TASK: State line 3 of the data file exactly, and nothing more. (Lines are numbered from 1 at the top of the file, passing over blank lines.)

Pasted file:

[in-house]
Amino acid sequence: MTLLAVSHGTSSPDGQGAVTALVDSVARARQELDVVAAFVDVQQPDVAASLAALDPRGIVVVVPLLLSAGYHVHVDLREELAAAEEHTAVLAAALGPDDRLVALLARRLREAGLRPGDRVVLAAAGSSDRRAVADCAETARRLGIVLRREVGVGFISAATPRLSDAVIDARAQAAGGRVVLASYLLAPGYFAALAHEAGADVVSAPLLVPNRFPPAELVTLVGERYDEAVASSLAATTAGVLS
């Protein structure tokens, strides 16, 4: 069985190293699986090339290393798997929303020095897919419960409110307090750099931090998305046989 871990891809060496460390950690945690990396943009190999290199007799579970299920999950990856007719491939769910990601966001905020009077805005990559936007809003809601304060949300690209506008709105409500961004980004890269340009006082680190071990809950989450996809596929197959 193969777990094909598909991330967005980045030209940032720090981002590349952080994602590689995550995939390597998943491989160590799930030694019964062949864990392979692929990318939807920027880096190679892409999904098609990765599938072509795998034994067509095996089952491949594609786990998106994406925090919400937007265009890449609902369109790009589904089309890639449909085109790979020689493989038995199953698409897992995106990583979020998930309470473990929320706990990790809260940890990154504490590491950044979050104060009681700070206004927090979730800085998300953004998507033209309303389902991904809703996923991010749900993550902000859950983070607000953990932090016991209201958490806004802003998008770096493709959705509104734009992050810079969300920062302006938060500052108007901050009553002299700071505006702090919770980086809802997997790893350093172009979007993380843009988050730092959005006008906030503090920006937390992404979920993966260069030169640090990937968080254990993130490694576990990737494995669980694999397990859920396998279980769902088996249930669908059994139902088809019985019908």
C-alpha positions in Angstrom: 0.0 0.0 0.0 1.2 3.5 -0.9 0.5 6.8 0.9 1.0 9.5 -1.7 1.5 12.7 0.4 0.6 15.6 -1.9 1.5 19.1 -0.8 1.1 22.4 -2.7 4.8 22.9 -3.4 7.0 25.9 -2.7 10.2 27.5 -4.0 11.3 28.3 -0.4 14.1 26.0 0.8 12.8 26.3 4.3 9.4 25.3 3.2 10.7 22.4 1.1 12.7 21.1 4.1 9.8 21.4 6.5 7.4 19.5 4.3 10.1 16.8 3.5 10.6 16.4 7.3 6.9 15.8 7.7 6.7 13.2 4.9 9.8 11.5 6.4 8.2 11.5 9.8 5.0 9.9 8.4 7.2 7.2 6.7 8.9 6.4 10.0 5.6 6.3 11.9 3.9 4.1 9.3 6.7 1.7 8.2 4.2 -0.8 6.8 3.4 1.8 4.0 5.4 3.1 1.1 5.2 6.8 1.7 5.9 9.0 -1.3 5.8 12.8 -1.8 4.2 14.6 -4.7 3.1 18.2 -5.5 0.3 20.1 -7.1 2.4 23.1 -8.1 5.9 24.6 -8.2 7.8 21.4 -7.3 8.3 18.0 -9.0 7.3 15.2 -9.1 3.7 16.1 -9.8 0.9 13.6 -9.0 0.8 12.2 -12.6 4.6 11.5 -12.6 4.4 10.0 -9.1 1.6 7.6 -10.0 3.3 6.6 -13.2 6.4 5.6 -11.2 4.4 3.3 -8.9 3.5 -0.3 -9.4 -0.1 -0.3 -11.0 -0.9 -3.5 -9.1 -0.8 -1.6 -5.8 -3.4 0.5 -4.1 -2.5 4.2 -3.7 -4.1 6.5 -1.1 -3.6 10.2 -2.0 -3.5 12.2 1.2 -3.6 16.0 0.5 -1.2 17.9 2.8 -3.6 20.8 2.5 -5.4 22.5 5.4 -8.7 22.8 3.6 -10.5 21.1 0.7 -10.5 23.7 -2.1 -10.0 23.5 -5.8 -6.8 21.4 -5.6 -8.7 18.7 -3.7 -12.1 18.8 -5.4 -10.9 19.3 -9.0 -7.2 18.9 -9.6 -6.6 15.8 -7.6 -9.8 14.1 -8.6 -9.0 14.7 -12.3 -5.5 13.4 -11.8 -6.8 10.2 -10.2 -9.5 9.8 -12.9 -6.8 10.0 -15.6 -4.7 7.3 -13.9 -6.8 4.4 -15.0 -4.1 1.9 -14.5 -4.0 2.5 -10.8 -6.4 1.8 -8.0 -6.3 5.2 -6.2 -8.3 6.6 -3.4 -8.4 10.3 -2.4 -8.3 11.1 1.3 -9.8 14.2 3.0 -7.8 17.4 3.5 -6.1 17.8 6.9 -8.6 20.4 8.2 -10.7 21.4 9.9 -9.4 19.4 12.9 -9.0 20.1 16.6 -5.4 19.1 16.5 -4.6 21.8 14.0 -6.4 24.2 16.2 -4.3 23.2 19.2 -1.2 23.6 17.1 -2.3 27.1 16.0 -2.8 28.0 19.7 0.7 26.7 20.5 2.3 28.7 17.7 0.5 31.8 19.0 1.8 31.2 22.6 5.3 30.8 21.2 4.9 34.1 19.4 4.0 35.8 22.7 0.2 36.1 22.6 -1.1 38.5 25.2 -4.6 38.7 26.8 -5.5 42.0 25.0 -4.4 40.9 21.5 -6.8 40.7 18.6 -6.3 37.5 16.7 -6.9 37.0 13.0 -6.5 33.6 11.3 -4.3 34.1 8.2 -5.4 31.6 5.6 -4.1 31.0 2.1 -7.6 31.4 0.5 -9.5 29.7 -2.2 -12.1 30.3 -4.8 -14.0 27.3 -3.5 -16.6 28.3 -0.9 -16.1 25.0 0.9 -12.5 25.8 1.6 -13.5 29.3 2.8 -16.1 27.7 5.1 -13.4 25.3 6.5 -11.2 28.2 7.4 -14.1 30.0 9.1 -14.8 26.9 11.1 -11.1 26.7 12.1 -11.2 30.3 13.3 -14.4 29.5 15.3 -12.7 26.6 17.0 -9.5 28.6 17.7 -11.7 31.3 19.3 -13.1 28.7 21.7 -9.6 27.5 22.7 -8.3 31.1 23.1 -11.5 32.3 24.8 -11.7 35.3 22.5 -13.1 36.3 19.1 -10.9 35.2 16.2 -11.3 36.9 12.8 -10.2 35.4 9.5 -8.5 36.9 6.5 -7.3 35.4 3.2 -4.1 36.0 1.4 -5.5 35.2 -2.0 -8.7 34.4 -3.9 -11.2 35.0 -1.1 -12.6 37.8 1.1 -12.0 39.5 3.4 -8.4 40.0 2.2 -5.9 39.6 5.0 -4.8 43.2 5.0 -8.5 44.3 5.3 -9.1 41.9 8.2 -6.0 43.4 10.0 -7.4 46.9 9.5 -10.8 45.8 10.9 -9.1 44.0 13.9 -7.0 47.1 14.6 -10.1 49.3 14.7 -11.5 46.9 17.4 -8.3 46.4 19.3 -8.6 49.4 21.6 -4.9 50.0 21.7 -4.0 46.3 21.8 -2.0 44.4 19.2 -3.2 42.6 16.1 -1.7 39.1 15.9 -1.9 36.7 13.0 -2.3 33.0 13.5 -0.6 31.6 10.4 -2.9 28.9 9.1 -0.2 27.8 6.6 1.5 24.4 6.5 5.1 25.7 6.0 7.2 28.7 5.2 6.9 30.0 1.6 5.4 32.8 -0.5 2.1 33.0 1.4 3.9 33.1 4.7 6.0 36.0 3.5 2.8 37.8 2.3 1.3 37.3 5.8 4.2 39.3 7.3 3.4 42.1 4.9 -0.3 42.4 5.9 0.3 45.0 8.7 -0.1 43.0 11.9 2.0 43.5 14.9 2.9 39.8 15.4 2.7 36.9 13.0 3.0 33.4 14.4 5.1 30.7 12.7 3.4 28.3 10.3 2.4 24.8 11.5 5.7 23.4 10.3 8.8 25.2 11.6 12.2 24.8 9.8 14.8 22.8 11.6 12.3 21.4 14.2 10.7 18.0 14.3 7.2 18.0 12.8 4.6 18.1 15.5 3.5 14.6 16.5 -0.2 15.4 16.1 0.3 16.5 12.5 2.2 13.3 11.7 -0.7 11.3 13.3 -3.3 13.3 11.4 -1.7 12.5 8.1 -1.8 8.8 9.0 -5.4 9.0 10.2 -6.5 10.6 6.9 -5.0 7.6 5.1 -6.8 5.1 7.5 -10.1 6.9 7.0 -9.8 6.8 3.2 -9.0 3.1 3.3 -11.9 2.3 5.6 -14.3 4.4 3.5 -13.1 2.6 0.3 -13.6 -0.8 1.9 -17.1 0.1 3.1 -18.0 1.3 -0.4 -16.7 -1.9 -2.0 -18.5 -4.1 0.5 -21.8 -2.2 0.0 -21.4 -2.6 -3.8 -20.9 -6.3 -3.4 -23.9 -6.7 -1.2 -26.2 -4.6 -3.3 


């Protein structure tokens, strides 16, 4: 069985190293699986090339290393798997929303020095897919419960409110307090750099931090998305046989 871990891809060496460390950690945690990396943009190999290199007799579970299920999950990856007719491939769910990601966001905020009077805005990559936007809003809601304060949300690209506008709105409500961004980004890269340009006082680190071990809950989450996809596929197959 193969777990094909598909991330967005980045030209940032720090981002590349952080994602590689995550995939390597998943491989160590799930030694019964062949864990392979692929990318939807920027880096190679892409999904098609990765599938072509795998034994067509095996089952491949594609786990998106994406925090919400937007265009890449609902369109790009589904089309890639449909085109790979020689493989038995199953698409897992995106990583979020998930309470473990929320706990990790809260940890990154504490590491950044979050104060009681700070206004927090979730800085998300953004998507033209309303389902991904809703996923991010749900993550902000859950983070607000953990932090016991209201958490806004802003998008770096493709959705509104734009992050810079969300920062302006938060500052108007901050009553002299700071505006702090919770980086809802997997790893350093172009979007993380843009988050730092959005006008906030503090920006937390992404979920993966260069030169640090990937968080254990993130490694576990990737494995669980694999397990859920396998279980769902088996249930669908059994139902088809019985019908």